Telephonobia

I didn’t make up this word. Well… I did, but when I looked it up, I found it here.

A fear of telephones rates quite high in the long list of phobias shared by people who have social anxiety.

Actually, the term is probably a bit out of date. Telephones have moved on from these:

Telephonobia: a fear of telephones. What does that mean, today?

You can do so many things with a phone, these days, and telephonobia refers to just one of them: talking on the phone.

How does telephonobia begin?

It could begin because other people listen in and criticise, either during the conversation or after it.

It could begin with past traumas, like tricks that use the phone’s visual anonymity – people who pretend to be others. The traumas themselves could be long forgotten, yet their effects can last a lifetime.

What’s the problem?

Sufferers of telephonobia worry they’ll sound weird over the phone. They’re afraid of stumbling over words or being unable to express themselves. They’re afraid of what the person at the other end or those listening in will think of their poor performance.

And that’s why telephonobia is often a part of social anxiety: it’s another fear of judgement. Some sufferers of SA avoid talking on the phone altogether. Some never answer when it rings.

What about me?

I remember tricks played on me as a child, but it didn’t put me off using the phone. As an adult, though, I have worried about the way I come across. And now that there are other ways of communicating, I use the phone a lot less for talking, probably less than I should. Lack of experience creates more fear.

What about you?

Do let me know, in the comments below, how you feel about talking on the phone.

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9 thoughts on “Telephonobia

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  1. I couldn’t do my job without making phone calls but if I stop and think about it I really don’t like hearing my voice on any device. And I don’t like people interrupting when I’m on the phone – I used to have a boss did it all the time!

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  2. I’ve always hated using the phone, and in general I’ll go to considerable lengths to avoid it, unless I’m talking to people I know very well. Emails and texts are much easier for me – possibly because you have time to think about your replies.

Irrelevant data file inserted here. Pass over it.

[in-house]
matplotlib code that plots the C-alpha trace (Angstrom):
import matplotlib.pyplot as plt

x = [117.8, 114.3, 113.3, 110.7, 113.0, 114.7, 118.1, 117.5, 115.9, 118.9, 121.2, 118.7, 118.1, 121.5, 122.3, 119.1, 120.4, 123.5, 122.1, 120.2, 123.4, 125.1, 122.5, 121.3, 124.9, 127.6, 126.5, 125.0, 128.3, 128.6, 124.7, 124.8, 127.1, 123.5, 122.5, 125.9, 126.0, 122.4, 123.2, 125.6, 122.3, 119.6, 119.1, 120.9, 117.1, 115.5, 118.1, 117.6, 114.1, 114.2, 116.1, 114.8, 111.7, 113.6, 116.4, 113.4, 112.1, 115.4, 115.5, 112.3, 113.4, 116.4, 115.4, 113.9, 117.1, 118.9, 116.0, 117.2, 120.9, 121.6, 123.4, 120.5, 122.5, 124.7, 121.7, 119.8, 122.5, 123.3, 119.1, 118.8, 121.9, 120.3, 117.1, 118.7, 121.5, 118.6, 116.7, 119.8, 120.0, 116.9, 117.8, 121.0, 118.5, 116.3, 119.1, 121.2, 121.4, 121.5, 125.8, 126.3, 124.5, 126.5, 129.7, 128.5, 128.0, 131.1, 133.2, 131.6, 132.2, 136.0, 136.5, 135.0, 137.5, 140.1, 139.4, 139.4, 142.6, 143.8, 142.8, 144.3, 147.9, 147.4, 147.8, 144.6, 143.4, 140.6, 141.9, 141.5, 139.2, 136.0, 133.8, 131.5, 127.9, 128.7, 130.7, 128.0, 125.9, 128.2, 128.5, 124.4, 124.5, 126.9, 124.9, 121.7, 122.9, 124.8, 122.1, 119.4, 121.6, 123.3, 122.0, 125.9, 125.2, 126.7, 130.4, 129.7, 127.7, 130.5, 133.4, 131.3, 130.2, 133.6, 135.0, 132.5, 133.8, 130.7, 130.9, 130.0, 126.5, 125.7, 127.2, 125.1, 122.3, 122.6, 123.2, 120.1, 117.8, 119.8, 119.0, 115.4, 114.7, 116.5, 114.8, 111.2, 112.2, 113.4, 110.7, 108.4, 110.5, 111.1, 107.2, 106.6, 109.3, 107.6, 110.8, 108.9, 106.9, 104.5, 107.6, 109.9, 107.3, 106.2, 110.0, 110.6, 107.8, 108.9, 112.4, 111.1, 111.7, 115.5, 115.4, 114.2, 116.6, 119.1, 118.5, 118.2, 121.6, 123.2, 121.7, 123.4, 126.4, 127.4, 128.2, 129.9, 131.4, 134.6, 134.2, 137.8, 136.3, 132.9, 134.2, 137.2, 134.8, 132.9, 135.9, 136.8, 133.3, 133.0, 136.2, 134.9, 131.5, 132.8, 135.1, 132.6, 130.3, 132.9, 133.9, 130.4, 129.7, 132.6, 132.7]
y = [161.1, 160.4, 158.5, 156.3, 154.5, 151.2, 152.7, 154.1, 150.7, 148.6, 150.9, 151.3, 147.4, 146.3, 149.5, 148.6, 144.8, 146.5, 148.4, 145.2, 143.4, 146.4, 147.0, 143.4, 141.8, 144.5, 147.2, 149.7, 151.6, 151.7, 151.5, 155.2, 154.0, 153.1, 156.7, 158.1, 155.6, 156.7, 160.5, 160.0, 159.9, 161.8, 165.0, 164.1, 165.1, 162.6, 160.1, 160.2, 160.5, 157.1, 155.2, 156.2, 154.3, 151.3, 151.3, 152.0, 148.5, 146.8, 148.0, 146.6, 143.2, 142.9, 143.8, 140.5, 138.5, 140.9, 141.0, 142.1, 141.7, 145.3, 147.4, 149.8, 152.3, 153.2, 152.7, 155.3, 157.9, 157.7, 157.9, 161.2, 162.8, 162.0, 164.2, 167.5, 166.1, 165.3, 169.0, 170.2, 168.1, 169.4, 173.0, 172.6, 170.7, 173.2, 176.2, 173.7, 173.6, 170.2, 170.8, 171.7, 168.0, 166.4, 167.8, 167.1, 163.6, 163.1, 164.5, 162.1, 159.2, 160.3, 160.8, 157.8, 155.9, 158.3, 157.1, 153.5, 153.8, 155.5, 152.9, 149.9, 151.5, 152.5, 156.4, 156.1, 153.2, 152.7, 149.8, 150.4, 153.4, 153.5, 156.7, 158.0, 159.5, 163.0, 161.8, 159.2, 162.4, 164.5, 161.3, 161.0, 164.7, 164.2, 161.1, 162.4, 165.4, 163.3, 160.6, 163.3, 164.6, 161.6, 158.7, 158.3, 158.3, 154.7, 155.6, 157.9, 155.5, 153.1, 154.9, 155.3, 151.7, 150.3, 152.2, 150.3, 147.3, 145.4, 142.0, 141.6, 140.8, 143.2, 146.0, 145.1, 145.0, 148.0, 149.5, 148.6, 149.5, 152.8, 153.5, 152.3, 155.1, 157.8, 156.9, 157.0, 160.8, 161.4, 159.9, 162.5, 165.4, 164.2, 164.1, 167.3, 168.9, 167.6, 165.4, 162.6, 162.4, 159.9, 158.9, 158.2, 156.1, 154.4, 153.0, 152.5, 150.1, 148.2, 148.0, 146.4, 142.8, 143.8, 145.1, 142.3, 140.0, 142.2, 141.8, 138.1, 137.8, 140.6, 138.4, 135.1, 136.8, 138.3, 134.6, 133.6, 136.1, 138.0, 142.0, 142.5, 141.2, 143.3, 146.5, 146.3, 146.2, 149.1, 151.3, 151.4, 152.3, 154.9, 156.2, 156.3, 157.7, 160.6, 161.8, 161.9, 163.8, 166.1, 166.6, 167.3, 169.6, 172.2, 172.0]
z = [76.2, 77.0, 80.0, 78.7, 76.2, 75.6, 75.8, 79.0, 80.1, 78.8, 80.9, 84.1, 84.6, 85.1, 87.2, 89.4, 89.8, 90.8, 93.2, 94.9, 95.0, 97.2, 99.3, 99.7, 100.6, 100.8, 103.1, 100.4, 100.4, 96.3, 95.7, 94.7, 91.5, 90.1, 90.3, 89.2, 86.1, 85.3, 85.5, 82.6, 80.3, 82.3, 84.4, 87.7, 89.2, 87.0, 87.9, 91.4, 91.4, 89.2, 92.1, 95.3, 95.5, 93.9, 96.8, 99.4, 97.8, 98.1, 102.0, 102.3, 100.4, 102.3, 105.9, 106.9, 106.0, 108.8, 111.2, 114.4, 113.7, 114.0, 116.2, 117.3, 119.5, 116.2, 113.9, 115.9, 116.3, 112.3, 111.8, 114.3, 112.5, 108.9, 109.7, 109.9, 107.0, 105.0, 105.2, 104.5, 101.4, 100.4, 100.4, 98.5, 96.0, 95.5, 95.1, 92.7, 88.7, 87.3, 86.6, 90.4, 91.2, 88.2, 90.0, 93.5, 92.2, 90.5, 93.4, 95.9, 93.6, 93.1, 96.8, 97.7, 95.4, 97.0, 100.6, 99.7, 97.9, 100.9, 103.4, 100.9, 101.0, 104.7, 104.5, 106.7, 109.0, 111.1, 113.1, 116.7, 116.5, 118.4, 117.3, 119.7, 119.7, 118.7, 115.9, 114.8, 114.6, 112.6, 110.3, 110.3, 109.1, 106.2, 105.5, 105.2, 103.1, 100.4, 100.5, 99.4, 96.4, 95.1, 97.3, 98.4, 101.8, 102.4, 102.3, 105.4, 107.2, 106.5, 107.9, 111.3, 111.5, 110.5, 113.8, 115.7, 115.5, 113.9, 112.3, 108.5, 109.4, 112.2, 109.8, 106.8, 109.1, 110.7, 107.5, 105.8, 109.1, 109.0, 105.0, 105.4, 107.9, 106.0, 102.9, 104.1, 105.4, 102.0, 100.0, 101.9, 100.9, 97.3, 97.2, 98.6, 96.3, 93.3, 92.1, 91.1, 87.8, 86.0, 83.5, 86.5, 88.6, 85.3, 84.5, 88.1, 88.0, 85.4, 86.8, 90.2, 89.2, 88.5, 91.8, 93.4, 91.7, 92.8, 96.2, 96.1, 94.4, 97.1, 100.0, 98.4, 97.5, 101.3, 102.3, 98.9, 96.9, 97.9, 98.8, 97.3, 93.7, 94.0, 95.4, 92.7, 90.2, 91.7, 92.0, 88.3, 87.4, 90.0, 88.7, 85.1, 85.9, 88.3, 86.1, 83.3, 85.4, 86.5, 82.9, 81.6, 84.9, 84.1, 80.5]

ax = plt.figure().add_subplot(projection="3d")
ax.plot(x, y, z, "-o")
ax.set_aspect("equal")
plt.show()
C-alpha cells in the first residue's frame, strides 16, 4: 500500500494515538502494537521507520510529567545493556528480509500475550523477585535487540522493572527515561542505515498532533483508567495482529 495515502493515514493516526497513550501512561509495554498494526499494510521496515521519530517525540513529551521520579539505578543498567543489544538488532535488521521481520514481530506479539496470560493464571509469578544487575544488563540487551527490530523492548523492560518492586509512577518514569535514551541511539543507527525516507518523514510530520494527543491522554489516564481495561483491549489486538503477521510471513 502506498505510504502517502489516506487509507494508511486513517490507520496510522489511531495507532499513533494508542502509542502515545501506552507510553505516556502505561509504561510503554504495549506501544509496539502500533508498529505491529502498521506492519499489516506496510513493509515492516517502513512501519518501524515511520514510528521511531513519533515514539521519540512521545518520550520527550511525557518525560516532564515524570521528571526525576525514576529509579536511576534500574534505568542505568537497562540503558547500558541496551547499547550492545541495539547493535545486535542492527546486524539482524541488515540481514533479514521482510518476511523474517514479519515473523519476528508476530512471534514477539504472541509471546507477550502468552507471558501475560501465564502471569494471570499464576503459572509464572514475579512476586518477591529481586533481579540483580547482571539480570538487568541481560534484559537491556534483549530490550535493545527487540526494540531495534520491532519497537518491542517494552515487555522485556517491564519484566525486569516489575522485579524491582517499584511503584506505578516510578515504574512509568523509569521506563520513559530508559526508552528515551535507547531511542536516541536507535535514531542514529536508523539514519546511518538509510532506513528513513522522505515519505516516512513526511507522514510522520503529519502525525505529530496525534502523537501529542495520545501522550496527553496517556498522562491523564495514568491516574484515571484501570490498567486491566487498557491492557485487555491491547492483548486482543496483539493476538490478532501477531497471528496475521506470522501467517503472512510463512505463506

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  3. Yes in fact it was my brief job at a call centre that put me over the edge. Not knowing what to say to strangers or what to ask for specifically if you have to call a service hotline that gets me extremely anxious that I can’t even do that face to face with people let alone direct one on one communication with a stranger over the phone.

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  4. For me it developed over time. It seems all bad news has come to me over the phone. From bill collectors to the deaths of my parents and so much in between. I deal with people in person fine but talking on the phone is like an emotional trigger, and the panicky feelings get worse with every moment I remain on the line. It’s horrible and nothing I ever expected. as a teen I was like any other girl racing past my sisters to answer phone first, but over time with each phone delivered trauma, it became harder then sometimes impossible to overcome.

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    1. I can well believe that such traumatic news delivered over the phone would cause you to be afraid of talking on the phone or even answering it. There must be help for you out there. I suppose it depends how much it affects you and how much you want to work at “overcoming” it. (I don’t think “overcoming” is the right word really. It’s not a fight and you don’t defeat it. Instead, you act despite it and it becomes less important.)

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